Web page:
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Mishandling employees’ personal information – Parole Board of Canada

Complaint under the Privacy Act (the Act)


  1. This report concerns our investigation into the complainant's allegation that the Parole Board of Canada (PBC) contravened the disclosure provisions of the Act when her medical information was disclosed by a PBC human resources employee to individuals involved in a Public Service Staffing Tribunal (PSST) hearing.
  2. The PBC acknowledges that the disclosure occurred. In response, it apologized to the complainant, ensured that the recipients of the material disposed of the information, and filed a breach report with its Access to Information and Privacy division.
  3. After examining the evidence and representations from both parties, we determined that the complaint is well-founded. The reasons supporting this decision are explained below.

Relevant Facts

  1. We received representations from both parties and established the following facts.
  2. On April 3, 2013, two complaints were made to the Public Service Staffing Tribunal (PSST) concerning the appointment of the complainant to her position at the PBC and the appointment of another employee.
  3. On March 14, 2014, the PSST ordered the PBC to provide “all material/assessment methods relating to the assessment of the appointees… indicating scores.” The PSST also required that certain information be removed from the documents, including “Personal Record Identifier (PRI), personal telephone number, residential and email address, and medical/health information” (emphasis added).
  4. The material included notes made by the complainant's interviewers during her interview for the abovementioned position. These notes contained the complainant's medical information, which was outside the scope of what the PSST ordered the PBC to provide.
  5. On March 19, 2014, a PBC human resources staff member complied with the PSST order by emailing material to specific individuals involved in the complaints. However, the complainant's medical information was not removed from the material. On the same day, a second email was sent to inform the complainant and her director what had been sent.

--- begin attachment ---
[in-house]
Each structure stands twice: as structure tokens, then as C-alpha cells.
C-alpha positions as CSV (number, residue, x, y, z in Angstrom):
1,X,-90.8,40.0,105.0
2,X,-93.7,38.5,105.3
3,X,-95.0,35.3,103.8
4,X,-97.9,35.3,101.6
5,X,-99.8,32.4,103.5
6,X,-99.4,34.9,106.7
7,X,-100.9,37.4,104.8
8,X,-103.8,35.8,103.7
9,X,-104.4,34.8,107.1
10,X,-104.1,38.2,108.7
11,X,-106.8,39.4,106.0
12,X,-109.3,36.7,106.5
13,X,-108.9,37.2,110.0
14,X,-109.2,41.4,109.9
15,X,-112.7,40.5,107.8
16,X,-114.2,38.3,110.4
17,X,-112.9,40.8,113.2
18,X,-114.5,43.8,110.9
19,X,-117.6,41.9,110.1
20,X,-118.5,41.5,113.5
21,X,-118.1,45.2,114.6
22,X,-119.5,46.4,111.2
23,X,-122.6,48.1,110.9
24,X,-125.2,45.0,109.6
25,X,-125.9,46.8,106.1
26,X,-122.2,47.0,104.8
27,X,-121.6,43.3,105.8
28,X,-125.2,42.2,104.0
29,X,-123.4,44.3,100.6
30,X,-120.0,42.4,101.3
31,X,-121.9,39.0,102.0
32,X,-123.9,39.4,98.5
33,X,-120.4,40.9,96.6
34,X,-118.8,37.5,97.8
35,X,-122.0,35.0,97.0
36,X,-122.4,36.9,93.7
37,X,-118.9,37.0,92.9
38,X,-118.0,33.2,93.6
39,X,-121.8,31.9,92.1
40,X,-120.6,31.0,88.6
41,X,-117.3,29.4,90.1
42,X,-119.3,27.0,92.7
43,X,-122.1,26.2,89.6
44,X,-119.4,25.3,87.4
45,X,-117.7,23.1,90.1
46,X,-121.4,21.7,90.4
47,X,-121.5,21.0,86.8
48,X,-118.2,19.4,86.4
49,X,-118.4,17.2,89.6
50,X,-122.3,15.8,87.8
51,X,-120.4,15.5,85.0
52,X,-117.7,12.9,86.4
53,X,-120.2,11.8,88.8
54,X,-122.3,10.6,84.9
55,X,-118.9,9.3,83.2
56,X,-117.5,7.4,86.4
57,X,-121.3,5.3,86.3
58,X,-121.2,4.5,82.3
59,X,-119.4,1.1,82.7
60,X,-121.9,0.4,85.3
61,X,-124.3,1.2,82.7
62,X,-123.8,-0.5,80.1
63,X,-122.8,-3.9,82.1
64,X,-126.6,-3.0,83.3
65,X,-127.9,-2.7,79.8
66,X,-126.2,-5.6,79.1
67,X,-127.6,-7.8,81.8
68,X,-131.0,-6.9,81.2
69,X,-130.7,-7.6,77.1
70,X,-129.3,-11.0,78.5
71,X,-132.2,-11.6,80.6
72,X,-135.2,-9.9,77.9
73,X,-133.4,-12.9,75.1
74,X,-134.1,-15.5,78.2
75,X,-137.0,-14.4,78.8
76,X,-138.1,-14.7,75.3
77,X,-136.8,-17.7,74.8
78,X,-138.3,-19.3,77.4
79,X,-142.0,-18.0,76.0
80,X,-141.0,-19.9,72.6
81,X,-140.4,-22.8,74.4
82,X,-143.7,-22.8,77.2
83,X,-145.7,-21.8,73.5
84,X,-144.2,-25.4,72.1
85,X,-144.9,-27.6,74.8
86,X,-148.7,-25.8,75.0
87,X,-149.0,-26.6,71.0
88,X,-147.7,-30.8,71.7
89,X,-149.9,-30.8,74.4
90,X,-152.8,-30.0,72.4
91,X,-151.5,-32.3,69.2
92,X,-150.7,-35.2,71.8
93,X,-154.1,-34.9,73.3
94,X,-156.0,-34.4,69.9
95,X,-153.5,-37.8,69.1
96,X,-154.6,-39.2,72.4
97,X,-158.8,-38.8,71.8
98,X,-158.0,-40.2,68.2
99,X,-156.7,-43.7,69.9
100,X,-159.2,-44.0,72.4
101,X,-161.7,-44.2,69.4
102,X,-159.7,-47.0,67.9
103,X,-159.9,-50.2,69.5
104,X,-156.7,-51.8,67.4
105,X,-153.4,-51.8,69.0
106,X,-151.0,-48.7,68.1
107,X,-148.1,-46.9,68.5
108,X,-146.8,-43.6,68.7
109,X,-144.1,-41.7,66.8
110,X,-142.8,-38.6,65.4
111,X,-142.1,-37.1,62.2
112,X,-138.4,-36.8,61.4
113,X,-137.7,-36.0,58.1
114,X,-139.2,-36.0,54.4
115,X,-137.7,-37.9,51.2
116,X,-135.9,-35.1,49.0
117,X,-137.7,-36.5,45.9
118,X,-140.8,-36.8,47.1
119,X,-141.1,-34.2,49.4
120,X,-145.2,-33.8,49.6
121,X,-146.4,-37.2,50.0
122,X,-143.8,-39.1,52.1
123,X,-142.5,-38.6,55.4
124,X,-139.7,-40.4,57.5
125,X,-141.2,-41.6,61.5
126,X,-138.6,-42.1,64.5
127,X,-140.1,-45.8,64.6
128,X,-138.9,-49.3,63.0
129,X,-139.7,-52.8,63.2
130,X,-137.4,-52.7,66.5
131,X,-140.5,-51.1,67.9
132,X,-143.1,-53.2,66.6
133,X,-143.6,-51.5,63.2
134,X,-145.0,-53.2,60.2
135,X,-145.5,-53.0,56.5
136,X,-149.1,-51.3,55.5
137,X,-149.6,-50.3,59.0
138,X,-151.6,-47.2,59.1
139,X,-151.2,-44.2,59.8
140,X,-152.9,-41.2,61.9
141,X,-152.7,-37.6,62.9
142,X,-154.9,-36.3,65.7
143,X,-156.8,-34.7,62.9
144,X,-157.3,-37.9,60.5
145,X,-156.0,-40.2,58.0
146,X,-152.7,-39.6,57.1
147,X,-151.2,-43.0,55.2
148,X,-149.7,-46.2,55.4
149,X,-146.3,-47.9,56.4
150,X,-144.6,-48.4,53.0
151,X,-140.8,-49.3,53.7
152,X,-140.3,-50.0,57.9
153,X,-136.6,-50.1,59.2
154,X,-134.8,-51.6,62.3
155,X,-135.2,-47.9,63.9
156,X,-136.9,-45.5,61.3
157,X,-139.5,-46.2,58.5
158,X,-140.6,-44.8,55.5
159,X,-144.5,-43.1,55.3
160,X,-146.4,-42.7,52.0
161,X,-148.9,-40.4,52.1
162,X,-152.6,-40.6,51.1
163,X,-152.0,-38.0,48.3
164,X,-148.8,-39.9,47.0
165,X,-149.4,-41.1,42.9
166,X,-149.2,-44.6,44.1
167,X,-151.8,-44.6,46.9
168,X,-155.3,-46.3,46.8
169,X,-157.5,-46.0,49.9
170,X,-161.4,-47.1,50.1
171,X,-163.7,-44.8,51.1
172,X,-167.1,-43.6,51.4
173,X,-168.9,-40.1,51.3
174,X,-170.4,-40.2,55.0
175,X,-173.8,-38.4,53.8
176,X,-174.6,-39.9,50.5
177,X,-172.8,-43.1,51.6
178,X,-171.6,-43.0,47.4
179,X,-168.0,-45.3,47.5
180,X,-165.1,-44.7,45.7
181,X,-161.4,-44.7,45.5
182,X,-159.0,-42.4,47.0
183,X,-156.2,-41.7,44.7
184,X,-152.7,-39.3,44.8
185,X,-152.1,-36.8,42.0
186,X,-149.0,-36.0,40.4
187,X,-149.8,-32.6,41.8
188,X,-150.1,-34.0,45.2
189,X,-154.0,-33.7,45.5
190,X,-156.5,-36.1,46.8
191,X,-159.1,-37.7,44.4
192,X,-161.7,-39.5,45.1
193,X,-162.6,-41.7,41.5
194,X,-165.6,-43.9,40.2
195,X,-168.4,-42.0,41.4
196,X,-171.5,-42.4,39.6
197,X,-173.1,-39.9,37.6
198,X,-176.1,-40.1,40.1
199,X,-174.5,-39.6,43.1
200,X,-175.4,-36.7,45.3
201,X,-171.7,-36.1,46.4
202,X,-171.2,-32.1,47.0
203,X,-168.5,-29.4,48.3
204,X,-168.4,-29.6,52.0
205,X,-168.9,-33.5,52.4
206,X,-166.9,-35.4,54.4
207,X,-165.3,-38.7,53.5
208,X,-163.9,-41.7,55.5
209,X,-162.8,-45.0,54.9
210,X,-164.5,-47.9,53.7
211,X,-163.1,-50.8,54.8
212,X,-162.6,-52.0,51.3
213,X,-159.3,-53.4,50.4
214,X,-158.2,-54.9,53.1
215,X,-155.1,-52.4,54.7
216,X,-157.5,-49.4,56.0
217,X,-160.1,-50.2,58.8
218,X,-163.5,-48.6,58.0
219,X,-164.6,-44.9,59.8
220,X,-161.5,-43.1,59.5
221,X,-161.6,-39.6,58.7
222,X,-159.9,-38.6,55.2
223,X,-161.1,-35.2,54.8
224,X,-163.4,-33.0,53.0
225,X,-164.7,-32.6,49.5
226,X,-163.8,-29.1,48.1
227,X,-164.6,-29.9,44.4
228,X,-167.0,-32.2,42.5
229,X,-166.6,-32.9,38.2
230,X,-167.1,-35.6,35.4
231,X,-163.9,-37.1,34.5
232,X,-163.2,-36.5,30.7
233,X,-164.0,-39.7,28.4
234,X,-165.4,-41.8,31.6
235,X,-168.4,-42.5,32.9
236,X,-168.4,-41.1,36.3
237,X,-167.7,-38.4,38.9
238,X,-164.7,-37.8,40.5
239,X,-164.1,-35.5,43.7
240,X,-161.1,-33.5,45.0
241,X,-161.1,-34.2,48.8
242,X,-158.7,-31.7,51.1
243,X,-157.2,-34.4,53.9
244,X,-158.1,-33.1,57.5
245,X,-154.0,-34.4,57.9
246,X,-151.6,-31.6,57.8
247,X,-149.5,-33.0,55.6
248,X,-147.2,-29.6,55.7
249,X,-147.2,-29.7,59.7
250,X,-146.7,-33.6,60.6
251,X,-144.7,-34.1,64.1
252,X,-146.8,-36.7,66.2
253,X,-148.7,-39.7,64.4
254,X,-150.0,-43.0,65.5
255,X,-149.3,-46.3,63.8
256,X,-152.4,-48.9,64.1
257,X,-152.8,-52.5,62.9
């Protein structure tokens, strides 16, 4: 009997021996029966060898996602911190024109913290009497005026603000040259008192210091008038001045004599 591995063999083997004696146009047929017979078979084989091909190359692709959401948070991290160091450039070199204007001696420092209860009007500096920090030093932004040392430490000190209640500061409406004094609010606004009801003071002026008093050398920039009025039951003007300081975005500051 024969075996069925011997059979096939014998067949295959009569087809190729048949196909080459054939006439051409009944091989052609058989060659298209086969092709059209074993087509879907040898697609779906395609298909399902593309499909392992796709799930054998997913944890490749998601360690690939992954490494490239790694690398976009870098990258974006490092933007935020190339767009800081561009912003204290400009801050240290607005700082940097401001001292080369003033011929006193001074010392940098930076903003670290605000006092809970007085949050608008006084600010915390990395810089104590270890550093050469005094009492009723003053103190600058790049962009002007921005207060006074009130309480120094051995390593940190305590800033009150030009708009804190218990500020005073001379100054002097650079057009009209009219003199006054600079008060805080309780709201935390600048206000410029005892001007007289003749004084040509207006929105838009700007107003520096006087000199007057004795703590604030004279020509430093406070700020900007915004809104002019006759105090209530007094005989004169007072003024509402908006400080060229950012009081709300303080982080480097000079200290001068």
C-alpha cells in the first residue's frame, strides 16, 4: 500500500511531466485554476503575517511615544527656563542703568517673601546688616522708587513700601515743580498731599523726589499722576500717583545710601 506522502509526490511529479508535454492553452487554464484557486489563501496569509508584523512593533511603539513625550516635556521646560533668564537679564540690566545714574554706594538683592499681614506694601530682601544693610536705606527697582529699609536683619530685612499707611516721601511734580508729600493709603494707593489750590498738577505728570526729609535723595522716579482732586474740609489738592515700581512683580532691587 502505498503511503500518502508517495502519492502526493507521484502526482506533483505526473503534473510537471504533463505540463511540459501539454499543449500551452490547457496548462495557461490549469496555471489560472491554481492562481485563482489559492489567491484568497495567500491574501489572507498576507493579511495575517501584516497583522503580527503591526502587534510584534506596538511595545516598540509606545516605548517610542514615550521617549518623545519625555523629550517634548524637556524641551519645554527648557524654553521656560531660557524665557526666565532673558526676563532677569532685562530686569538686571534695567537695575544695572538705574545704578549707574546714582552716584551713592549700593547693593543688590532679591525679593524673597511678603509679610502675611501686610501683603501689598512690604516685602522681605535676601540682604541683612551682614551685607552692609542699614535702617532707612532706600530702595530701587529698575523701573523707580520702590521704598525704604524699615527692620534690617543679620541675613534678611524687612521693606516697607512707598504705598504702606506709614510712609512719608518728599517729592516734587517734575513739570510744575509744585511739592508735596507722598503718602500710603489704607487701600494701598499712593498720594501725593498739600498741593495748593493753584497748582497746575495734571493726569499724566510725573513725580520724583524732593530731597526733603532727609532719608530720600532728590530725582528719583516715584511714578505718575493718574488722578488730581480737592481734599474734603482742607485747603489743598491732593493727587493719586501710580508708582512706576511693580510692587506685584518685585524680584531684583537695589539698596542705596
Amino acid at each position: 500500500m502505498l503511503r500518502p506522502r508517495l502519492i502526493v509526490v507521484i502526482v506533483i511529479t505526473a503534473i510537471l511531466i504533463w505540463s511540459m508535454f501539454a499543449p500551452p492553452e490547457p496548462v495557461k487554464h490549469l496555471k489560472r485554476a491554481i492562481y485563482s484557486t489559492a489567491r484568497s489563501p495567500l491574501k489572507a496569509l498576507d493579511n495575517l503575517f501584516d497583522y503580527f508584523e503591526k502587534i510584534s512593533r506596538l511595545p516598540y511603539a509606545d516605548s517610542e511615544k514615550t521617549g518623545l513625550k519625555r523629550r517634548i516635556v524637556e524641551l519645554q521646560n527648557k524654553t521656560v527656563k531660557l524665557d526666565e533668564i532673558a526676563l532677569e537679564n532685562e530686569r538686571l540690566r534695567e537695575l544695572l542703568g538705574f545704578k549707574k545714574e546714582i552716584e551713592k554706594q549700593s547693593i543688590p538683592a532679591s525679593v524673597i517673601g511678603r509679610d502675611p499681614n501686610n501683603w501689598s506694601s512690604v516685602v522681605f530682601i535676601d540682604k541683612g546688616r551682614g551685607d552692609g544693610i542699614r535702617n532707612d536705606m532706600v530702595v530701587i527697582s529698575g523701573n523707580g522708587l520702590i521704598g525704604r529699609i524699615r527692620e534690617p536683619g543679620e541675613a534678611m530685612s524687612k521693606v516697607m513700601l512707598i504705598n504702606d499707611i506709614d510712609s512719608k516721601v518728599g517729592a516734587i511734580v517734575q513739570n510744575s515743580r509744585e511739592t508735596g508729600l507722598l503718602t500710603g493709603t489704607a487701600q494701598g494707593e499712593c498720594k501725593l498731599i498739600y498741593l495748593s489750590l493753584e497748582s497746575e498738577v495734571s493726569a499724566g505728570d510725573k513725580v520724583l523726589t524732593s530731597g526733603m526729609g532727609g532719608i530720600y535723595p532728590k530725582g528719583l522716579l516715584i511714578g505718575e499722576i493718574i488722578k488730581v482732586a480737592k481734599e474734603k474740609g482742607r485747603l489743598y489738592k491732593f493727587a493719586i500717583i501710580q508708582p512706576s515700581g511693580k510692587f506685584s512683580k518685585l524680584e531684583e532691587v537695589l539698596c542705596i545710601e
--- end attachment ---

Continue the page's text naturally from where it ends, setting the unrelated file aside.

6. On March 20, 2014, the complainant's director responded to the email by informing the PBC human resources staff member that the complainant's medical information had been released with the material.
  7. When made aware that the medical information had been included with the package, the PBC acknowledged the mistake, apologized to the complainant, and requested that those who received the material dispose of the information. We received confirmation from the PBC that the recipients deleted the information in question.
  8. On March 20, 2014, the breach was reported to the PBC Access to Information and Privacy division.

Analysis of Facts and Issues

  1. In making our determination, we considered sections 3 and 8 of the Act.
  2. Section 3 of the Act defines personal information as information about an identifiable individual that is recorded in any form. The complainant's medical information constitutes her personal information according to this definition. Therefore, it is clear that the material in question contained the complainant's personal information.
  3. The Act states that personal information can only be disclosed with an individual's consent - subsection 8(1) - or in accordance with one of the categories of permitted disclosures outlined in subsection 8(2) of the Act. The investigation established that the complainant's medical information was disclosed. The complainant did not consent to this disclosure and it was not in accordance with any provision of subsection 8(2). Therefore, in our view, the PBC contravened the disclosure provisions of the Act.


  1. Accordingly, the complaint is well-founded.


  1. We are satisfied with the measures that PBC took in response to the breach. Therefore, we have no further recommendations.
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